Leadership A-team and B-team Blindspots: The Silent Drain on Company Finances
By Heidi R. Andersen, Founder and CEO of Living Institute
In an opinion piece in the Danish Business Publication, Børsen, I share what characterizes skilled leaders today. Hint hint… It’s about being able to embrace and nurture super-teams with the employees already employed in the company.
Surveying 95 leaders, I uncovered a concerning trend: 91.5% of the leaders unconsciously classify their teams into A and B tiers. The potential fallout? A hefty half-billion Danish kroner bill.
The A- and B-team exercise
I asked a question to the 95 leaders in a workshop:
What characterizes your B-team?
Their Answer: They are slow, disloyal, lazy, negative, passive, indifferent, dependent, incompetent, and ineffective.
The above A- and B-team exercise was conducted in a workshop for a group of leaders in a Danish company.
In the exercise, I asked the leaders to take out their smartphones and write three words that characterized their A-team. Quickly, words like executive, creative, solution-oriented, decisive, honest, loyal, and experienced appeared on the big screen.
When I asked them to write what characterized their B-team, the big screen exploded with negative words like slow, disloyal, lazy, negative, passive, indifferent, dependent, incompetent, and ineffective.
Only eight out of the 95 leaders did not fall into the trap. They did not accept the premise that a leader by default has an A-team and a B-team. And that was the purpose of the exercise.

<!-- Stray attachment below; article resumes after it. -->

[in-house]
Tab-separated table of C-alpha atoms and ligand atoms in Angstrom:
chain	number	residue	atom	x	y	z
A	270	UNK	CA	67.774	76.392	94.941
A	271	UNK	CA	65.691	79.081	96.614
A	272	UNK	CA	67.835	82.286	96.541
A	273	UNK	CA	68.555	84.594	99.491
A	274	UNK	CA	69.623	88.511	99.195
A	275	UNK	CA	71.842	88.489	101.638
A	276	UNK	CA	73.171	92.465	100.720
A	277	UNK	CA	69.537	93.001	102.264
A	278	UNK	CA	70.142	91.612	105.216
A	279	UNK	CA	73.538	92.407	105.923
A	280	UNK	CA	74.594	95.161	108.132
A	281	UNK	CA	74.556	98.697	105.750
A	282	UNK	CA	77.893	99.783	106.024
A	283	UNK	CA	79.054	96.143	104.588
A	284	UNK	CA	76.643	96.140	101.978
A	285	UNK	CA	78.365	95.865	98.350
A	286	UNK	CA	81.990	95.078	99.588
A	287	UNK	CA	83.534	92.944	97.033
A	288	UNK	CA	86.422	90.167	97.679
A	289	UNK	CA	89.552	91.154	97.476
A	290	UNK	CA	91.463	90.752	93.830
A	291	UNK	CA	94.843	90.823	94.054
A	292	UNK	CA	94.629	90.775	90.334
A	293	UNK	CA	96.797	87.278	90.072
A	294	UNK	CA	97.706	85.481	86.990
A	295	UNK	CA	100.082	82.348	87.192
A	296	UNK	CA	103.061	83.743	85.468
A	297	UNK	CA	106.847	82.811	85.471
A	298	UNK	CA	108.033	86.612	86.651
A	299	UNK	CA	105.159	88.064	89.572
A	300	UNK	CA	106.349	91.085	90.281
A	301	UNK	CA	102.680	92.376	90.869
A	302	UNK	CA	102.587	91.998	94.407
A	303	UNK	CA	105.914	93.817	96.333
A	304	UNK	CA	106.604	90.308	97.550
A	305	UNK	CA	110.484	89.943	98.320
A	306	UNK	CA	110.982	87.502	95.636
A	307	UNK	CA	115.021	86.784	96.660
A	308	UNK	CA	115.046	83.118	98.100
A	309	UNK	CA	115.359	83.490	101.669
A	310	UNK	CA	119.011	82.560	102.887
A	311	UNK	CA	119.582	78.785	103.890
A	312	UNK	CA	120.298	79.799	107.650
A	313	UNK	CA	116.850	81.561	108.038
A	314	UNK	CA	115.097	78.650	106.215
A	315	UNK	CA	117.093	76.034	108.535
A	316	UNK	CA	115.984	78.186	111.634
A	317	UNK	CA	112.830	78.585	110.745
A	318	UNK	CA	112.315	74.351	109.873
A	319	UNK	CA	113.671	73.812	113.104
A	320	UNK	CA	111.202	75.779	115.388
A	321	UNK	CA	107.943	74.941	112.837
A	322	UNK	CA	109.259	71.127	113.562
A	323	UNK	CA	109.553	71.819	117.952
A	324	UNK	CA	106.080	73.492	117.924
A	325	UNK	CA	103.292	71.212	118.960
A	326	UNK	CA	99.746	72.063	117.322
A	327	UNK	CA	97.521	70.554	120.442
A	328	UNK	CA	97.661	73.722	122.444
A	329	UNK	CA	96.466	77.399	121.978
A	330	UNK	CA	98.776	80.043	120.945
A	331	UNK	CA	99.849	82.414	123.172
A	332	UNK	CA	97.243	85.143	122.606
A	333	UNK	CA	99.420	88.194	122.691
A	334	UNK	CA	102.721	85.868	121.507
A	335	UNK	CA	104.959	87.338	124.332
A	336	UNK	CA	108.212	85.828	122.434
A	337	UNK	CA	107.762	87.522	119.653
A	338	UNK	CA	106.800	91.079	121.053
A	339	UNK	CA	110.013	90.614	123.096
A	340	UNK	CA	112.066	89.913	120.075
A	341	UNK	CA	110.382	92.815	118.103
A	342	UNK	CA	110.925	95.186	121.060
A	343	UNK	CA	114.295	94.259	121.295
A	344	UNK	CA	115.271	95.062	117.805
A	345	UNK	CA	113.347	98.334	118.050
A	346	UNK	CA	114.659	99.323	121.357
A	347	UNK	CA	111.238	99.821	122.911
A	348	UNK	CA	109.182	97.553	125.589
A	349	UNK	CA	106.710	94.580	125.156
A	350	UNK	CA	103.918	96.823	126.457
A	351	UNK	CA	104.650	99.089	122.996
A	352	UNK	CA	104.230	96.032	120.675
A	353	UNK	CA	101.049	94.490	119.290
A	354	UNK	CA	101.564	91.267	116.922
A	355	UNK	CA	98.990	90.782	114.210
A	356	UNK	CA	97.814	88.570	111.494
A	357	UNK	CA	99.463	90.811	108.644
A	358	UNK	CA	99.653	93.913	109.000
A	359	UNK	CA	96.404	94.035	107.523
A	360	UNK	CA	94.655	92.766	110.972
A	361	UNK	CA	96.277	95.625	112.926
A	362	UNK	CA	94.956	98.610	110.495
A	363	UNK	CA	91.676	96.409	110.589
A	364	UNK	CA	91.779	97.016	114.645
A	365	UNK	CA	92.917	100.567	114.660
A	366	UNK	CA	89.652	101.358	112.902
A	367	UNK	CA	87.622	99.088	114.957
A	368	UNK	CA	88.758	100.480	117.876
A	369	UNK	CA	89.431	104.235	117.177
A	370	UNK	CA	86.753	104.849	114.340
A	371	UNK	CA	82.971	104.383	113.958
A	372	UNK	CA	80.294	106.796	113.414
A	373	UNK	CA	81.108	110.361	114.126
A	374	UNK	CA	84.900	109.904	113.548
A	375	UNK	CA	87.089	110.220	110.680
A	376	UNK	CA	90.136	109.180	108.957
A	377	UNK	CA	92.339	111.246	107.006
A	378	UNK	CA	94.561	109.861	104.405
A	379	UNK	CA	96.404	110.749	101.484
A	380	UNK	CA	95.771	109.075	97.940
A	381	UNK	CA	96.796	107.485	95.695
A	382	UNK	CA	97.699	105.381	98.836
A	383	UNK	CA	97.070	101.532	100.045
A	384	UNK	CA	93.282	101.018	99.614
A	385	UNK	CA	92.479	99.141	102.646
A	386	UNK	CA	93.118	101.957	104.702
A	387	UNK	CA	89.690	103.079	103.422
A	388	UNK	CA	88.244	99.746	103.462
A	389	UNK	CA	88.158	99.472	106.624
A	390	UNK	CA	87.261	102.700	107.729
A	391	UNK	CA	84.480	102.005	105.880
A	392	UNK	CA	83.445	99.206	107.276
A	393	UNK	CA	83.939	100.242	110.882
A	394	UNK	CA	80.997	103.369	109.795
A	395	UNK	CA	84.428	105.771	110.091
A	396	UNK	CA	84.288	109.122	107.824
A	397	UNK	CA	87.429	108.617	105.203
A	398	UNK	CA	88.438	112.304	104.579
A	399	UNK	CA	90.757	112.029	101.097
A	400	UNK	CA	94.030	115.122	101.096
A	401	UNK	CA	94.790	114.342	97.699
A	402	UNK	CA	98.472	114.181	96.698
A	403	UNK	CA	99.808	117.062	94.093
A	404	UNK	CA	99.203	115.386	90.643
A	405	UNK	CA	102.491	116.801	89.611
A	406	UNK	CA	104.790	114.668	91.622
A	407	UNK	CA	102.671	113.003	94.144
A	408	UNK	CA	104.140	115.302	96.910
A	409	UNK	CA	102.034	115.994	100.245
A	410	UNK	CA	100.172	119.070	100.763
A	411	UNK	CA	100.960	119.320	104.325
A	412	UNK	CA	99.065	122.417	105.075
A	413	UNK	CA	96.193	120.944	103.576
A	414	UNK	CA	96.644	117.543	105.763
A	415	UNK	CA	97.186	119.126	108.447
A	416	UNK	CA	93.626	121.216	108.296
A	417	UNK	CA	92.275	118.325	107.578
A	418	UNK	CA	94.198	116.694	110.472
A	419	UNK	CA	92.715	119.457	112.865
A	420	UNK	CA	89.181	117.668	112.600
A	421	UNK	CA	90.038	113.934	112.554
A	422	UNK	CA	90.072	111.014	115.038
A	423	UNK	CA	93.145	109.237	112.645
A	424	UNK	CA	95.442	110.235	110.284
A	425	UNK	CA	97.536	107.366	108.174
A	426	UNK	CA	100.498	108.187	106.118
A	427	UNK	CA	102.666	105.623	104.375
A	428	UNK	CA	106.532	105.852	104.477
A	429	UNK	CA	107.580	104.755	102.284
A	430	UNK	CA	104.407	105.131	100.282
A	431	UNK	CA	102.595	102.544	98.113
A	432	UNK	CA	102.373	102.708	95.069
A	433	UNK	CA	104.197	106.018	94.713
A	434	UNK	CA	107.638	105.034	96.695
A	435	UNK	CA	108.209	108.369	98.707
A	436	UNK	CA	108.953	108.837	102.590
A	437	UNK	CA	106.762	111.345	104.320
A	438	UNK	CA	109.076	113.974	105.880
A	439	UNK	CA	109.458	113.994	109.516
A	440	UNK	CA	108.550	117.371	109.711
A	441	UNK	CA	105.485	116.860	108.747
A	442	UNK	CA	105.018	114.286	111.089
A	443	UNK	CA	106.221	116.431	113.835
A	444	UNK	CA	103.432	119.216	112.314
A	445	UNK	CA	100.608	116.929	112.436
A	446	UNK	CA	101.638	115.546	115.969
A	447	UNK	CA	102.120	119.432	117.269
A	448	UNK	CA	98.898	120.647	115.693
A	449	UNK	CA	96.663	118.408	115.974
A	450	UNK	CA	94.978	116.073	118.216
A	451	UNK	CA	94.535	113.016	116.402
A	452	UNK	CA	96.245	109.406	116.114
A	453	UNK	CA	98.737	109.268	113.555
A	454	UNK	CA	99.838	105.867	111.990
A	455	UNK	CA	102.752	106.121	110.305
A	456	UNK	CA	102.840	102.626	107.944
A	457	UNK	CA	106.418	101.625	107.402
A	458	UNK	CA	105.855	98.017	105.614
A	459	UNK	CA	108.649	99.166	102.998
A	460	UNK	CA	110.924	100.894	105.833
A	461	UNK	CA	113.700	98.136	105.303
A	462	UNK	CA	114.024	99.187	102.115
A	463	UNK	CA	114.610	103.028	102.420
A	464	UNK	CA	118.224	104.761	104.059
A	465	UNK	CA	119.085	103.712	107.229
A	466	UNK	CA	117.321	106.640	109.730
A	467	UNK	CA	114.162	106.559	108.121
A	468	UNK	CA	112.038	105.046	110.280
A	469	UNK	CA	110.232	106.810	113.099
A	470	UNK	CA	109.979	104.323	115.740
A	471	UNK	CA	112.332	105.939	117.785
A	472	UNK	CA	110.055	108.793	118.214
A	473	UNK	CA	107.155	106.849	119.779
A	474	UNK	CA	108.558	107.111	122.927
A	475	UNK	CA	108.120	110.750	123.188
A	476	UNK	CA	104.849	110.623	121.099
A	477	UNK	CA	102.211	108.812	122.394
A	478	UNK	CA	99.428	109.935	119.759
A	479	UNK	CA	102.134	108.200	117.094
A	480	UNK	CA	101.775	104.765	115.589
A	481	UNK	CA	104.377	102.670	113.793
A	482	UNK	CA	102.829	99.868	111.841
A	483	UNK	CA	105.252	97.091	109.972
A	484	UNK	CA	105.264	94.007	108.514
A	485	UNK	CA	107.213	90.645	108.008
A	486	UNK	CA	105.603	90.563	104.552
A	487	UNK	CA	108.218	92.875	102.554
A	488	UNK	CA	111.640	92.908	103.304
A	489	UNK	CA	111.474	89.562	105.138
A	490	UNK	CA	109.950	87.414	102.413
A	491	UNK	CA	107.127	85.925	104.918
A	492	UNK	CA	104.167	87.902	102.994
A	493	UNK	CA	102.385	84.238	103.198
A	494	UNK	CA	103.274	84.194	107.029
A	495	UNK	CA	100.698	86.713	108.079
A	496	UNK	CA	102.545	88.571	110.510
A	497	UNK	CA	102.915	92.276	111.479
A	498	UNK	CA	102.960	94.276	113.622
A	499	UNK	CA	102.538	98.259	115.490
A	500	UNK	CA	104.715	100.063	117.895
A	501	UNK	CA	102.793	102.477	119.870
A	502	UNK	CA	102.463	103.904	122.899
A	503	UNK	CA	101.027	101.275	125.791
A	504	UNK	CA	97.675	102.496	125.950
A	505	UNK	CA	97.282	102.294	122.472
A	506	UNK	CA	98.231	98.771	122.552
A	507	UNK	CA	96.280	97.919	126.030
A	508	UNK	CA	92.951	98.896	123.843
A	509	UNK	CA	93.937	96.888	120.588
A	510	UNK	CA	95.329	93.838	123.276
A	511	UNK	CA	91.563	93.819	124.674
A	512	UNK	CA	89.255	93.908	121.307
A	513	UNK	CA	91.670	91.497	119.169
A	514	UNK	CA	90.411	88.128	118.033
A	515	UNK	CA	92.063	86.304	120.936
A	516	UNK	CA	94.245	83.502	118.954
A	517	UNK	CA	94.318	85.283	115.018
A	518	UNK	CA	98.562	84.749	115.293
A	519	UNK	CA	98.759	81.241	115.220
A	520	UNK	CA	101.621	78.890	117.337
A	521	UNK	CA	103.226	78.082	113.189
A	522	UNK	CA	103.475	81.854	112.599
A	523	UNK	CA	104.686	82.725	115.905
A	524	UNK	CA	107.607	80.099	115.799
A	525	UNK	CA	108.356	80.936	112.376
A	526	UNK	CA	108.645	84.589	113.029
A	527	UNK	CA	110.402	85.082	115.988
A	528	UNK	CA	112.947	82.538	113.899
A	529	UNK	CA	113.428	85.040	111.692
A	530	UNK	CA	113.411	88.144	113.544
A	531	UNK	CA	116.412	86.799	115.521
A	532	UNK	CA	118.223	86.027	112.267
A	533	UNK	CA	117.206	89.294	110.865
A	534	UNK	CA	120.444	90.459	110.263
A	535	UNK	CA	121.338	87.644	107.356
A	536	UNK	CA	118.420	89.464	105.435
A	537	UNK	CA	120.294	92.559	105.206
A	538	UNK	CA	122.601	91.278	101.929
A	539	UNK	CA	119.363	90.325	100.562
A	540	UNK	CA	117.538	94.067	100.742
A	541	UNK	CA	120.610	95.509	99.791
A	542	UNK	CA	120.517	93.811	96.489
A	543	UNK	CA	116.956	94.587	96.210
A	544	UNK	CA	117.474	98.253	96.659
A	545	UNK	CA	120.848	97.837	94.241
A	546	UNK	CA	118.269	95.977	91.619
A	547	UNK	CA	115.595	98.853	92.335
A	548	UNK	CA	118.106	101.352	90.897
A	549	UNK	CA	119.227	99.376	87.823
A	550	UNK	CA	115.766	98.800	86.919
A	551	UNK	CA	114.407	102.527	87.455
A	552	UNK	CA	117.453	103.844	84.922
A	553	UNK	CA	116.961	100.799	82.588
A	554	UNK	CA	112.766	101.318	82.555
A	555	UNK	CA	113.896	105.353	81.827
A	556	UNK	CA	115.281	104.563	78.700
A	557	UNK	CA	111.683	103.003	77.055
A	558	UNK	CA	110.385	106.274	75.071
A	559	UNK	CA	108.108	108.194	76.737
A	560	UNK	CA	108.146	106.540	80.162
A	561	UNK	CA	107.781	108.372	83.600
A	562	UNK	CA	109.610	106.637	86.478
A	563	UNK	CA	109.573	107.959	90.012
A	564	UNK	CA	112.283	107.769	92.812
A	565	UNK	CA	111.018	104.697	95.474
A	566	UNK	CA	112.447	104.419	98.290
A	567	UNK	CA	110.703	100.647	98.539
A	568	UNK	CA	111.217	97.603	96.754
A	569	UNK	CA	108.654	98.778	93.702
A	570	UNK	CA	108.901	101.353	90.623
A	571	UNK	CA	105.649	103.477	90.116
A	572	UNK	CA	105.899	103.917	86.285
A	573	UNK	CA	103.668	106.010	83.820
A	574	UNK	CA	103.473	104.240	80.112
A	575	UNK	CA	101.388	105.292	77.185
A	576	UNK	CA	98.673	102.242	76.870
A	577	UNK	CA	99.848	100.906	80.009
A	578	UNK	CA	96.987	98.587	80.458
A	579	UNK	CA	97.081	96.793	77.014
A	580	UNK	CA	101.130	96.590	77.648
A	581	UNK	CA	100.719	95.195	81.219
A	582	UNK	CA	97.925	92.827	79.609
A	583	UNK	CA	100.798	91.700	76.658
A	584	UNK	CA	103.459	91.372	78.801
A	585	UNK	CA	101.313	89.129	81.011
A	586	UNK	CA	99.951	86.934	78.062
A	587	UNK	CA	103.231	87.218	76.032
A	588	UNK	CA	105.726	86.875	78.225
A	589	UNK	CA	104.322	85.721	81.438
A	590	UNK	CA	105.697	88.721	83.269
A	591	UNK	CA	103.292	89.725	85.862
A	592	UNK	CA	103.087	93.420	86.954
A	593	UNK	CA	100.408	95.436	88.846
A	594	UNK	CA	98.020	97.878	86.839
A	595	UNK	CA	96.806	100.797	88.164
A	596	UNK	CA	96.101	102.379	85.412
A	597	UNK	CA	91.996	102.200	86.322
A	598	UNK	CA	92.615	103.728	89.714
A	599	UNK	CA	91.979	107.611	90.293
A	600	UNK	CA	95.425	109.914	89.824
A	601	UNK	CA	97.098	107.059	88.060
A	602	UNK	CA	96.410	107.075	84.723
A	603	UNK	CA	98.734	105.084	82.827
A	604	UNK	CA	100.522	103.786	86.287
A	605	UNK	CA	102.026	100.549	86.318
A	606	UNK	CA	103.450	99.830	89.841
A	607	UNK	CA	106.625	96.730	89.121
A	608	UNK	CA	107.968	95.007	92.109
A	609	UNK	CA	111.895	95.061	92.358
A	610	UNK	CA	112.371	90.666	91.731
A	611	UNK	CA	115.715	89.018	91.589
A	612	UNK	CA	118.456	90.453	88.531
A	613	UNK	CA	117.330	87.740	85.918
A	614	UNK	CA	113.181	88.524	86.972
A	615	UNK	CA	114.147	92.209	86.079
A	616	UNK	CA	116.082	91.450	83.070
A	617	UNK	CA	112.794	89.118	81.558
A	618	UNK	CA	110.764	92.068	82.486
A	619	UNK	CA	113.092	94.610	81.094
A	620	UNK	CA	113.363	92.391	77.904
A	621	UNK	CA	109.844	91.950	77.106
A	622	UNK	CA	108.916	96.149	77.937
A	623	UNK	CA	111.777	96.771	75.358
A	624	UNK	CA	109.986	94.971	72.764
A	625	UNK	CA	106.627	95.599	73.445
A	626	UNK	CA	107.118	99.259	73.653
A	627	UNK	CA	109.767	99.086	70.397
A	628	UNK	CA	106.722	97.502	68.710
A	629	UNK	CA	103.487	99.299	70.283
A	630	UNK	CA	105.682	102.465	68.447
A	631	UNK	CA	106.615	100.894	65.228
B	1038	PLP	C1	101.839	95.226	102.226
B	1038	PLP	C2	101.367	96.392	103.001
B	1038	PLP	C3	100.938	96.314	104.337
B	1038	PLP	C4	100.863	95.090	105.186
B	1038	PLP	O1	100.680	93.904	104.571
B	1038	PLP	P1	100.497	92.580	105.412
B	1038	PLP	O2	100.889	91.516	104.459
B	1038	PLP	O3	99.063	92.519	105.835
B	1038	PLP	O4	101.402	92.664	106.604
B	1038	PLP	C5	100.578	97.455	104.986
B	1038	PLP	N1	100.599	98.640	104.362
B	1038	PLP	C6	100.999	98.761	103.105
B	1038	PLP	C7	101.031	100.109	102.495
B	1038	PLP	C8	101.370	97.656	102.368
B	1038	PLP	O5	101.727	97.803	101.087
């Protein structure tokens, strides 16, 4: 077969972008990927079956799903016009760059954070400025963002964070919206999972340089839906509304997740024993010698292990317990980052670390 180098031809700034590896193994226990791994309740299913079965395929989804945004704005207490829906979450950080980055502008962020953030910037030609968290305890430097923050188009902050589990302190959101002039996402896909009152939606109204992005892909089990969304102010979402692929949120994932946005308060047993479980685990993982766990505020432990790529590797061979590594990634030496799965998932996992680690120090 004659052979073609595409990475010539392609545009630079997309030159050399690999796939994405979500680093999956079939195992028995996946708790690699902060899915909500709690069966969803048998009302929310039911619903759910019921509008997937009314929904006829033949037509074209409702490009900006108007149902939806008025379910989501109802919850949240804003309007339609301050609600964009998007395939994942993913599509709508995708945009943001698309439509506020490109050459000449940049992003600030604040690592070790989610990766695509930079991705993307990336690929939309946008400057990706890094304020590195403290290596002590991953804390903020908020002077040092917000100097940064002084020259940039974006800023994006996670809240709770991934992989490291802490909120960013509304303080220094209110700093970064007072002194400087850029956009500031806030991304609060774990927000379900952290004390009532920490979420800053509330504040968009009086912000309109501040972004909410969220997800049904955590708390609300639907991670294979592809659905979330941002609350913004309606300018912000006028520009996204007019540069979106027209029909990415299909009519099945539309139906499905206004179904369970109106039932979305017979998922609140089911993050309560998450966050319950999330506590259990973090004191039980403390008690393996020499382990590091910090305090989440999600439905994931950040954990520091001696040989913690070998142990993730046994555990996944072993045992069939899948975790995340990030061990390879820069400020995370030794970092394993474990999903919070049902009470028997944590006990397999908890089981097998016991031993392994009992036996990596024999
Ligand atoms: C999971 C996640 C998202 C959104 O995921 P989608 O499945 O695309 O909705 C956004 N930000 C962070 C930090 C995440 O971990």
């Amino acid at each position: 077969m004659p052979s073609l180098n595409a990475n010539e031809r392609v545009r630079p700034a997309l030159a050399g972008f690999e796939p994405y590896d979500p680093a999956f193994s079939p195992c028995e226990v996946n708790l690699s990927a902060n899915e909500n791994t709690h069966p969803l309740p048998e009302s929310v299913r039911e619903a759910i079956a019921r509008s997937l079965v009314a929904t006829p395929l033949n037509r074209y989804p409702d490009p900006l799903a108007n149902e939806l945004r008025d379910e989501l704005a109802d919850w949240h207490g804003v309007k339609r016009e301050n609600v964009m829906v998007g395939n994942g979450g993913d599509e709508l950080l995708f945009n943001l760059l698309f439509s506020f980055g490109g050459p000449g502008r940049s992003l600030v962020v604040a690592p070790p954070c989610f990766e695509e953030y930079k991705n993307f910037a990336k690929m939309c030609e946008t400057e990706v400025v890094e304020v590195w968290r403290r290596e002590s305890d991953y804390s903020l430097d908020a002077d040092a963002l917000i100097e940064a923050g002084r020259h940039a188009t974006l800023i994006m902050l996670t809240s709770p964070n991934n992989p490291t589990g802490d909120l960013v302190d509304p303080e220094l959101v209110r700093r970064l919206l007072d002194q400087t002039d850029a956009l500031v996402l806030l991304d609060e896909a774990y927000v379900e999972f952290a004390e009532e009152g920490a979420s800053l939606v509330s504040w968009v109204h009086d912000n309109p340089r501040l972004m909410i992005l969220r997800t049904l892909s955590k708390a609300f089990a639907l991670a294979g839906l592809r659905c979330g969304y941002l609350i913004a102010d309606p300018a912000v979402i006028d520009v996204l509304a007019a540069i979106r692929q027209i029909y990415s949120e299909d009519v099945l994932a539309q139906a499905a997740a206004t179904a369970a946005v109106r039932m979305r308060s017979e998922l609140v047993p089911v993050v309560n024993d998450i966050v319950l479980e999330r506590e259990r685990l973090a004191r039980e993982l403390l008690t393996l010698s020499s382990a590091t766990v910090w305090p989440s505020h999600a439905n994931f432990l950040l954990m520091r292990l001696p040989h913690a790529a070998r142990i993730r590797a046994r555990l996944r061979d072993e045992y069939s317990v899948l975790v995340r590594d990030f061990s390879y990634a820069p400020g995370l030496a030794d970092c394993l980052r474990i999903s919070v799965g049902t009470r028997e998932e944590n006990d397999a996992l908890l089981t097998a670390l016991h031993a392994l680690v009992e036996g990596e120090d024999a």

The exercise showed that 91.5% of the leaders in the company had an A-team and a B-team.
A concerning calculation of loss from in-action
If each of the remaining 87 leaders has 10 employees in each team, and we divide the 10 people evenly into each leader’s A and B teams, the 5 belonging to the B team will likely leave the company within a relatively short time due to dissatisfaction with their leadership and lack of belonging. Because when your leader thinks you are slow, disloyal, lazy, negative, passive, indifferent, dependent, incompetent, and ineffective, it’s probably a good idea to find a new job.
Based on this, the company with the 87 leaders could be facing a staggering bill accumulated over a relatively short period of over half a billion Danish kroner:
(Leaders x Employees on the B team) x 2 annual salaries
(87 x 5) x €200,000 = €87 million
For less than 0.08% of that amount, you can send all 87 leaders to two days of training in Inclusive Leadership at Living Institute. Here, the leaders would learn how to merge their A-team with their B-team and create a super-team. The premise is that all employees were initially hired in the company based on their skills and expertise.
(NB: Linked article is in Danish)